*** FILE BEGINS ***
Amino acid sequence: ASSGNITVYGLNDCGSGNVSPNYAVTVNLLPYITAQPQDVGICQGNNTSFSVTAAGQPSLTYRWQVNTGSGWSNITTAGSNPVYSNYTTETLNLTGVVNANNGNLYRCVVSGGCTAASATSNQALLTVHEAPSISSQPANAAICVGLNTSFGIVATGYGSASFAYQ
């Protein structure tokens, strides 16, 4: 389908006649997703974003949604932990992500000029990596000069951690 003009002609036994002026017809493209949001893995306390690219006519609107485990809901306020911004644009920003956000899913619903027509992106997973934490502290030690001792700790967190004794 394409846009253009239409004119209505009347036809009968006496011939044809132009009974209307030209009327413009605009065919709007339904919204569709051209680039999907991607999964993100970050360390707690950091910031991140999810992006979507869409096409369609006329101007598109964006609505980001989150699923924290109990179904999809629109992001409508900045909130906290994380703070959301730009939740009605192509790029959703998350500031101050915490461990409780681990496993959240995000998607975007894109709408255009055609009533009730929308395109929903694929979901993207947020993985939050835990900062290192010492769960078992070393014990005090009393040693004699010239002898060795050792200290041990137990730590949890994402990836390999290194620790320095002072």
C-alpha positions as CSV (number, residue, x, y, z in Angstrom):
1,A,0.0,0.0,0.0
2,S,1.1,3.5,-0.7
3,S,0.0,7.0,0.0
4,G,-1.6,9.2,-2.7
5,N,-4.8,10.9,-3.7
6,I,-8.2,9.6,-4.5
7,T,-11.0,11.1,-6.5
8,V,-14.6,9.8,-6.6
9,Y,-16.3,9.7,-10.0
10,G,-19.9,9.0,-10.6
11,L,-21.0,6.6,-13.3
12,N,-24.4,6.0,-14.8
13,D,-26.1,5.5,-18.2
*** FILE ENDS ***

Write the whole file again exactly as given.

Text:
Amino acid sequence: ASSGNITVYGLNDCGSGNVSPNYAVTVNLLPYITAQPQDVGICQGNNTSFSVTAAGQPSLTYRWQVNTGSGWSNITTAGSNPVYSNYTTETLNLTGVVNANNGNLYRCVVSGGCTAASATSNQALLTVHEAPSISSQPANAAICVGLNTSFGIVATGYGSASFAYQ
């Protein structure tokens, strides 16, 4: 389908006649997703974003949604932990992500000029990596000069951690 003009002609036994002026017809493209949001893995306390690219006519609107485990809901306020911004644009920003956000899913619903027509992106997973934490502290030690001792700790967190004794 394409846009253009239409004119209505009347036809009968006496011939044809132009009974209307030209009327413009605009065919709007339904919204569709051209680039999907991607999964993100970050360390707690950091910031991140999810992006979507869409096409369609006329101007598109964006609505980001989150699923924290109990179904999809629109992001409508900045909130906290994380703070959301730009939740009605192509790029959703998350500031101050915490461990409780681990496993959240995000998607975007894109709408255009055609009533009730929308395109929903694929979901993207947020993985939050835990900062290192010492769960078992070393014990005090009393040693004699010239002898060795050792200290041990137990730590949890994402990836390999290194620790320095002072």
C-alpha positions as CSV (number, residue, x, y, z in Angstrom):
1,A,0.0,0.0,0.0
2,S,1.1,3.5,-0.7
3,S,0.0,7.0,0.0
4,G,-1.6,9.2,-2.7
5,N,-4.8,10.9,-3.7
6,I,-8.2,9.6,-4.5
7,T,-11.0,11.1,-6.5
8,V,-14.6,9.8,-6.6
9,Y,-16.3,9.7,-10.0
10,G,-19.9,9.0,-10.6
11,L,-21.0,6.6,-13.3
12,N,-24.4,6.0,-14.8
13,D,-26.1,5.5,-18.2